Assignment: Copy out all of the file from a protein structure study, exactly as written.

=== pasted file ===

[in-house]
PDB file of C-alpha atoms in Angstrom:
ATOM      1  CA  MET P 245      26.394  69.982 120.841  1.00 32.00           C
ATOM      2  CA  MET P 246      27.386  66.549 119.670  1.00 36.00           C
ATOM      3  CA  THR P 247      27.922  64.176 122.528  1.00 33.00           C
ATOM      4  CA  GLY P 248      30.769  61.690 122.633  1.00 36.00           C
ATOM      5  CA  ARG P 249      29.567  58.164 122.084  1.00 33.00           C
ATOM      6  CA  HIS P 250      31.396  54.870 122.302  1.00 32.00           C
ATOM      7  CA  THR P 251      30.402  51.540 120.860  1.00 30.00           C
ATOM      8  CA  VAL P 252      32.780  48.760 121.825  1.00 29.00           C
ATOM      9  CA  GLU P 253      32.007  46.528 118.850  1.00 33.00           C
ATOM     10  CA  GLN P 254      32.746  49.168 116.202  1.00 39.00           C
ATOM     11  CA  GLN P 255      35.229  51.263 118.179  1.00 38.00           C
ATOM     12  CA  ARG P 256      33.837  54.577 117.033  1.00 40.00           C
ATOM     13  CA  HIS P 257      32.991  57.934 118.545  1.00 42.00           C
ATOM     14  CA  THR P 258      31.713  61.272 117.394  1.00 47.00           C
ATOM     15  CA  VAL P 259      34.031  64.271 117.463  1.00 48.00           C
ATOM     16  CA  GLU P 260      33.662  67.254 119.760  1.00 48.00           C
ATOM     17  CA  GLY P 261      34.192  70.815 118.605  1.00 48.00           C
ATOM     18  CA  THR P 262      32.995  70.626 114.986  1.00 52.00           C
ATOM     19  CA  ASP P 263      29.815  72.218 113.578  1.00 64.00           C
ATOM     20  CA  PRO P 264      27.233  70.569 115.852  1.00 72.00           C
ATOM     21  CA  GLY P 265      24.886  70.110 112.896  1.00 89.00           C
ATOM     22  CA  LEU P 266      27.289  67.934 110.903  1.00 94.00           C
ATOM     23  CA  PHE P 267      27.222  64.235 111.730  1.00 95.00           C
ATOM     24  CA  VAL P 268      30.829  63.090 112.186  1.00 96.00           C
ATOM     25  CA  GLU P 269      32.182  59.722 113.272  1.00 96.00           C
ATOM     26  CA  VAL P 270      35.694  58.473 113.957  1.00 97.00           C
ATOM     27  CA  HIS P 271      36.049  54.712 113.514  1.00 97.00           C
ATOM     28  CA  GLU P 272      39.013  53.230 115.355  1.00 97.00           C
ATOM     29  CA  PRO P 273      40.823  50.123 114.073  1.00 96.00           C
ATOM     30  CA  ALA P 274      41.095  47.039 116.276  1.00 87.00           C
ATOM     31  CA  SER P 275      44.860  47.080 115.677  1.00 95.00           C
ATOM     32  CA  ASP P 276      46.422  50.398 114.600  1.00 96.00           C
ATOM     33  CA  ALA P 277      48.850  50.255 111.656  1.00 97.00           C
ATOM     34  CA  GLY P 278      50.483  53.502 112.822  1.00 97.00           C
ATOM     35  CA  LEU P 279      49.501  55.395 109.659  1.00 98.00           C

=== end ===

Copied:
[in-house]
PDB file of C-alpha atoms in Angstrom:
ATOM      1  CA  MET P 245      26.394  69.982 120.841  1.00 32.00           C
ATOM      2  CA  MET P 246      27.386  66.549 119.670  1.00 36.00           C
ATOM      3  CA  THR P 247      27.922  64.176 122.528  1.00 33.00           C
ATOM      4  CA  GLY P 248      30.769  61.690 122.633  1.00 36.00           C
ATOM      5  CA  ARG P 249      29.567  58.164 122.084  1.00 33.00           C
ATOM      6  CA  HIS P 250      31.396  54.870 122.302  1.00 32.00           C
ATOM      7  CA  THR P 251      30.402  51.540 120.860  1.00 30.00           C
ATOM      8  CA  VAL P 252      32.780  48.760 121.825  1.00 29.00           C
ATOM      9  CA  GLU P 253      32.007  46.528 118.850  1.00 33.00           C
ATOM     10  CA  GLN P 254      32.746  49.168 116.202  1.00 39.00           C
ATOM     11  CA  GLN P 255      35.229  51.263 118.179  1.00 38.00           C
ATOM     12  CA  ARG P 256      33.837  54.577 117.033  1.00 40.00           C
ATOM     13  CA  HIS P 257      32.991  57.934 118.545  1.00 42.00           C
ATOM     14  CA  THR P 258      31.713  61.272 117.394  1.00 47.00           C
ATOM     15  CA  VAL P 259      34.031  64.271 117.463  1.00 48.00           C
ATOM     16  CA  GLU P 260      33.662  67.254 119.760  1.00 48.00           C
ATOM     17  CA  GLY P 261      34.192  70.815 118.605  1.00 48.00           C
ATOM     18  CA  THR P 262      32.995  70.626 114.986  1.00 52.00           C
ATOM     19  CA  ASP P 263      29.815  72.218 113.578  1.00 64.00           C
ATOM     20  CA  PRO P 264      27.233  70.569 115.852  1.00 72.00           C
ATOM     21  CA  GLY P 265      24.886  70.110 112.896  1.00 89.00           C
ATOM     22  CA  LEU P 266      27.289  67.934 110.903  1.00 94.00           C
ATOM     23  CA  PHE P 267      27.222  64.235 111.730  1.00 95.00           C
ATOM     24  CA  VAL P 268      30.829  63.090 112.186  1.00 96.00           C
ATOM     25  CA  GLU P 269      32.182  59.722 113.272  1.00 96.00           C
ATOM     26  CA  VAL P 270      35.694  58.473 113.957  1.00 97.00           C
ATOM     27  CA  HIS P 271      36.049  54.712 113.514  1.00 97.00           C
ATOM     28  CA  GLU P 272      39.013  53.230 115.355  1.00 97.00           C
ATOM     29  CA  PRO P 273      40.823  50.123 114.073  1.00 96.00           C
ATOM     30  CA  ALA P 274      41.095  47.039 116.276  1.00 87.00           C
ATOM     31  CA  SER P 275      44.860  47.080 115.677  1.00 95.00           C
ATOM     32  CA  ASP P 276      46.422  50.398 114.600  1.00 96.00           C
ATOM     33  CA  ALA P 277      48.850  50.255 111.656  1.00 97.00           C
ATOM     34  CA  GLY P 278      50.483  53.502 112.822  1.00 97.00           C
ATOM     35  CA  LEU P 279      49.501  55.395 109.659  1.00 98.00           C